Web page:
Panet, it’s a unique and interesting short to say the least. Not only do I think it’s good, but I think it
rightfully deserves it’s place here with other ladies involved in the genre,
but it deserves the attention that I think it’ll get from being included in
“The Collective” series.
He Who Watches
Out of all of the shorts included
here, I have to say that I was extremely impressed with “He Who Watches”
especially because of what it conveys with the time given. It honestly manages to tell a story with a
beginning, middle, and an end. Now this
is a bit unconventional for a short film (at least in the traditional sense)
but Kylee Wall did a great job with the way she wrote this one. It’s all about Laura, who has recently been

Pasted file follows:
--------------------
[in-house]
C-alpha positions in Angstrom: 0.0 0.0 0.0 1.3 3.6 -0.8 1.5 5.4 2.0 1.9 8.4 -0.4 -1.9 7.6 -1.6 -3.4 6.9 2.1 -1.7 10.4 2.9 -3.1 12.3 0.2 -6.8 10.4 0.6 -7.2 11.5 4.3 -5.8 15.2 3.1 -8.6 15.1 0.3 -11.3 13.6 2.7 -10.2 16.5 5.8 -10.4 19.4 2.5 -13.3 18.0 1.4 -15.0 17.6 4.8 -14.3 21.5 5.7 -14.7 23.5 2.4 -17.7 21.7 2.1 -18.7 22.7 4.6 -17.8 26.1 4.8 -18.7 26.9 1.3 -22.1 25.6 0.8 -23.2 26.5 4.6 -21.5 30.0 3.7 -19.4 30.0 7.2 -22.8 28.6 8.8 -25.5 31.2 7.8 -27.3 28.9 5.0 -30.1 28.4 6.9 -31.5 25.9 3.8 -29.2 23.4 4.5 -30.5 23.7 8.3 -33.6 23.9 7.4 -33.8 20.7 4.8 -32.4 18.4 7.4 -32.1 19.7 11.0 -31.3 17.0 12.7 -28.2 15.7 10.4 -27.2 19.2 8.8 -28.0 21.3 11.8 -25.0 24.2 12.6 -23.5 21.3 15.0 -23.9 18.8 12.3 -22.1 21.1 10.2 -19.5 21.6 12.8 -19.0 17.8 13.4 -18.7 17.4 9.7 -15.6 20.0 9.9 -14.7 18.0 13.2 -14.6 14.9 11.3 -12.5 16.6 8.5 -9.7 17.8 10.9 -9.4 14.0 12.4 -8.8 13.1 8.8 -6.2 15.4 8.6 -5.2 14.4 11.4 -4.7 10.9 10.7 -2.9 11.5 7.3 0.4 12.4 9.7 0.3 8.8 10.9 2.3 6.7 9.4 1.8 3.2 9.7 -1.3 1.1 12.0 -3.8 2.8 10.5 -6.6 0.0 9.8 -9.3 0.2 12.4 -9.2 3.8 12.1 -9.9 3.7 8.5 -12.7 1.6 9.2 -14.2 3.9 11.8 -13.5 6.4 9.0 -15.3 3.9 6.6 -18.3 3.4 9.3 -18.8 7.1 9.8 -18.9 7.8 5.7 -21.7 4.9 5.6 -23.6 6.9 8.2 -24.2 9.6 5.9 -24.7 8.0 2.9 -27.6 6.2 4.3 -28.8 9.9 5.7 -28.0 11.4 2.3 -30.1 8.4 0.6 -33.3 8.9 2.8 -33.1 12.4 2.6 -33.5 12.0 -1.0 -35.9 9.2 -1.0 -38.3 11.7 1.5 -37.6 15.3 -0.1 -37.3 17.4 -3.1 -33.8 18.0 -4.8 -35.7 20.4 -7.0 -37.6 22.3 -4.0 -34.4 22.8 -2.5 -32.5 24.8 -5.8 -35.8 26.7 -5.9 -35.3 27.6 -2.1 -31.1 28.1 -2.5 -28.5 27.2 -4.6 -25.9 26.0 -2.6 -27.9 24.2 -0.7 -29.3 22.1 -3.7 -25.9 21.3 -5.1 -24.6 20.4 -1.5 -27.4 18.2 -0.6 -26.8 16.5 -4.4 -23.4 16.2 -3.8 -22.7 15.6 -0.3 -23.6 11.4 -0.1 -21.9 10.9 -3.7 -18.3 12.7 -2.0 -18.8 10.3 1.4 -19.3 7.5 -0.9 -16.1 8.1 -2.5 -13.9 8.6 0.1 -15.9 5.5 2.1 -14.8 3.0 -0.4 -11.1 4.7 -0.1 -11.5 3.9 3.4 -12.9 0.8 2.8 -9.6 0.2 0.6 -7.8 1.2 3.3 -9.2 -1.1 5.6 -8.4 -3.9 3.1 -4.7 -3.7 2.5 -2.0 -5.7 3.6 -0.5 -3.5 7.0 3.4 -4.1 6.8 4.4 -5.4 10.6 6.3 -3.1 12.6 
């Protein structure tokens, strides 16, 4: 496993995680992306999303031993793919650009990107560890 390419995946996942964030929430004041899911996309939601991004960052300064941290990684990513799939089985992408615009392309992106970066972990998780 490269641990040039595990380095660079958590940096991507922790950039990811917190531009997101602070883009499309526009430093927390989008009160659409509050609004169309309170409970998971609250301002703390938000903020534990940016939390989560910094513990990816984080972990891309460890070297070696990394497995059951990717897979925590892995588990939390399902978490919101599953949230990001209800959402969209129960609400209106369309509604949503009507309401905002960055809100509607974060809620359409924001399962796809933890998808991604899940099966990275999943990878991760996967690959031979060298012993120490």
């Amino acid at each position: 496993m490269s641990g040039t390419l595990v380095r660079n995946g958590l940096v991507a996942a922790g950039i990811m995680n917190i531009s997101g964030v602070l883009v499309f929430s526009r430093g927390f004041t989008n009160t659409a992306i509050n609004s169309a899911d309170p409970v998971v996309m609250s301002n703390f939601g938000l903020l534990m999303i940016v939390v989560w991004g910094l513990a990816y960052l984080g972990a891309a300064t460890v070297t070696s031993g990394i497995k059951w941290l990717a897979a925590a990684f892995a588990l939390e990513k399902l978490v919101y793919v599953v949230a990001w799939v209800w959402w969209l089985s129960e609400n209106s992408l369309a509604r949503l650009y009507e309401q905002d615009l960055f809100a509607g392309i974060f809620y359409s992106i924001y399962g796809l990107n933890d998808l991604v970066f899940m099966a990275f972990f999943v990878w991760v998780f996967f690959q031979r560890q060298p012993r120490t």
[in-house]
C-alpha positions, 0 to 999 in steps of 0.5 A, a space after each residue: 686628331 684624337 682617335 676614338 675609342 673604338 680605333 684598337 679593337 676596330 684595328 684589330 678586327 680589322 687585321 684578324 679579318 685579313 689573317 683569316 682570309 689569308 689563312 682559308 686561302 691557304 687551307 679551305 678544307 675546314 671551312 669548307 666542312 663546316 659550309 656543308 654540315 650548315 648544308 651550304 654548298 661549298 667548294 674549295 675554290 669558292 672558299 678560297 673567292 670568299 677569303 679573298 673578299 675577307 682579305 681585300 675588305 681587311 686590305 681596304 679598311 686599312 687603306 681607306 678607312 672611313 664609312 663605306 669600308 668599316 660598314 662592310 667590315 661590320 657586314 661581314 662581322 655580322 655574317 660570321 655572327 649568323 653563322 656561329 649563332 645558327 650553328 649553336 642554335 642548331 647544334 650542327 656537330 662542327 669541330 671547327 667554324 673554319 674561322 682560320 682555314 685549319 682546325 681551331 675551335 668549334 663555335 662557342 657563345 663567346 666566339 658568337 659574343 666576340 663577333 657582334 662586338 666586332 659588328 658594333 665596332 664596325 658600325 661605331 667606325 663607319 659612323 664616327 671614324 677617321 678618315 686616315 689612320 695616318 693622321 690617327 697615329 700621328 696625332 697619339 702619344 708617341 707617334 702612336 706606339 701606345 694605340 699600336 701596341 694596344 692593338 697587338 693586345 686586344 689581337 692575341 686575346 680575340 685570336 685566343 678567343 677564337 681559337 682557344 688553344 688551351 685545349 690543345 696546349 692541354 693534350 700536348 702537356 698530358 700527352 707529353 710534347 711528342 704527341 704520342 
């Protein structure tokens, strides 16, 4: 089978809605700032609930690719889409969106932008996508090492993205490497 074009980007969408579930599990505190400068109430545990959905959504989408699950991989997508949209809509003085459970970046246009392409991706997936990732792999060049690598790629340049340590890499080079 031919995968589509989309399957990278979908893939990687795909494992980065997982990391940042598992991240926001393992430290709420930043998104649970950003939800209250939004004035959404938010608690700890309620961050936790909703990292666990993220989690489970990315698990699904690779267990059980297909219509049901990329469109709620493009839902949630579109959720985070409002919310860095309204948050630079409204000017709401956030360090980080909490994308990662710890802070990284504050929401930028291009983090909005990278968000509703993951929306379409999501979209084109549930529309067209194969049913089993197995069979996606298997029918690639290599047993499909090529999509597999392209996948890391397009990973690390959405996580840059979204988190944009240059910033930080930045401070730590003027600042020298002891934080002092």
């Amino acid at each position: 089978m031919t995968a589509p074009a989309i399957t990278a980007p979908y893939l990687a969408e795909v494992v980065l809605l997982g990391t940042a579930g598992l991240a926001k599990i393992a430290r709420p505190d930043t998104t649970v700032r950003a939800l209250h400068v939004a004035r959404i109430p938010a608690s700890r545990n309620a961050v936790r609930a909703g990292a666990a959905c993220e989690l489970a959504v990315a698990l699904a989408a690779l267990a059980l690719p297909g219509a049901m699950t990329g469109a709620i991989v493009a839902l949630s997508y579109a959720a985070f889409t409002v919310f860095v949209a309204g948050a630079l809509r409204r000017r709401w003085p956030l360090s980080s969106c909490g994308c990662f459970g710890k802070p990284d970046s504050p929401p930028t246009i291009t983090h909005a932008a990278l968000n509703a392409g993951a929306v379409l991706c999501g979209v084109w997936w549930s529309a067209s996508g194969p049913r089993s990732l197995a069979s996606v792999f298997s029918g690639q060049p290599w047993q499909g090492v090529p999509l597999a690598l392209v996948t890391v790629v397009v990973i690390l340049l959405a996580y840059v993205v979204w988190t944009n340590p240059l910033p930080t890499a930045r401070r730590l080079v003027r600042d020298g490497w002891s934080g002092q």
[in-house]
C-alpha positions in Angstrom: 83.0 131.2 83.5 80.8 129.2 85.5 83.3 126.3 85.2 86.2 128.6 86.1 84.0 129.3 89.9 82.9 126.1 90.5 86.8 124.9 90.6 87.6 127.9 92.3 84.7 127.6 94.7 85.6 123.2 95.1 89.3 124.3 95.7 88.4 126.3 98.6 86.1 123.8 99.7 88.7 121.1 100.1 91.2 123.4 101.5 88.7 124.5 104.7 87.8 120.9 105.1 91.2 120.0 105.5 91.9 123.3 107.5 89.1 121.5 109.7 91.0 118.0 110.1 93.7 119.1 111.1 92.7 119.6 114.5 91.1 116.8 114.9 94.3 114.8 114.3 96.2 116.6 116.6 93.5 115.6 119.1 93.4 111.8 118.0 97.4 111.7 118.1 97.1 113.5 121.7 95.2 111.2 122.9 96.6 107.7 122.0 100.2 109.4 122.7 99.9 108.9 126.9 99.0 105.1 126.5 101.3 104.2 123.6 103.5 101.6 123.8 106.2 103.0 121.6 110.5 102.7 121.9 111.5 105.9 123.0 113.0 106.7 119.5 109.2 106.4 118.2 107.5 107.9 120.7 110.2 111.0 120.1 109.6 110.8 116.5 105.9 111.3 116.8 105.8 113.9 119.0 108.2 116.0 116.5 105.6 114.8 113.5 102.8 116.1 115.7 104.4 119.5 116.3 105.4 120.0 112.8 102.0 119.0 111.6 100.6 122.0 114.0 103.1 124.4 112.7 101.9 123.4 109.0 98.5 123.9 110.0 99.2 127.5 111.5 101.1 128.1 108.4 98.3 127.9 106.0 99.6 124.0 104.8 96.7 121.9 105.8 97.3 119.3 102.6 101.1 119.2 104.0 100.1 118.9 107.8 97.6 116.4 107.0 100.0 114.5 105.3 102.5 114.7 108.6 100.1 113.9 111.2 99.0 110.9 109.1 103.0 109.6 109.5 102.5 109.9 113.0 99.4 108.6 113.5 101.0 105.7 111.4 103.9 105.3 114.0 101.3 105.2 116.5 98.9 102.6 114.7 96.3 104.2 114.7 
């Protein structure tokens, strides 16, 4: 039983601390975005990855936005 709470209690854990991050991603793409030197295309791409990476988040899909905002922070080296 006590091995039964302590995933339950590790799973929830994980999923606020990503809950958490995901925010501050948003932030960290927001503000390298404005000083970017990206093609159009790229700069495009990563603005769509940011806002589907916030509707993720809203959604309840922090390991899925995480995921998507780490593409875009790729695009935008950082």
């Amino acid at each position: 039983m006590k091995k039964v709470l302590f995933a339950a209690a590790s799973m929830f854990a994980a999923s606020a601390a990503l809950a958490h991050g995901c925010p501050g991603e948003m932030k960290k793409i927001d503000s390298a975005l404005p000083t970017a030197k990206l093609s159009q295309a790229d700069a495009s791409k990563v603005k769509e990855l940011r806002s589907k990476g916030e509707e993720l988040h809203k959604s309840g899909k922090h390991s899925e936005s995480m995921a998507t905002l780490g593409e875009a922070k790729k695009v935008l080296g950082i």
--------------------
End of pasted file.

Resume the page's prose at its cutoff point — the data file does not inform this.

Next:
diagnosed with an incurable disease. As
this occurs, she seemingly has issues with several events in her past as well
as a unknown figure. Of course this one
isn’t perfect, but it manages to be an effective little thriller.
Out of all of the shorts in “The
Collective Volume 3” “Snapped” is the one that uses it’s central theme in the
most conventional way. It’s actually a
minute for minute account of a woman finding out that her man has been fooling
around behind his back. This shows the
time span of about 8 minutes you see the entire thing transpire and it’s quite
the cool approach. It might be what you
think of when you first think of the “10 minutes to die” theme here, but I
found the simple approach used to be an effective one. Something else that struck me as special
about this one was how unlike most short films, this one is actually all
centered around dialog. It’s all spelled
out and layed out in front of you and it works.
Overall, this one is a just a big solid job well done.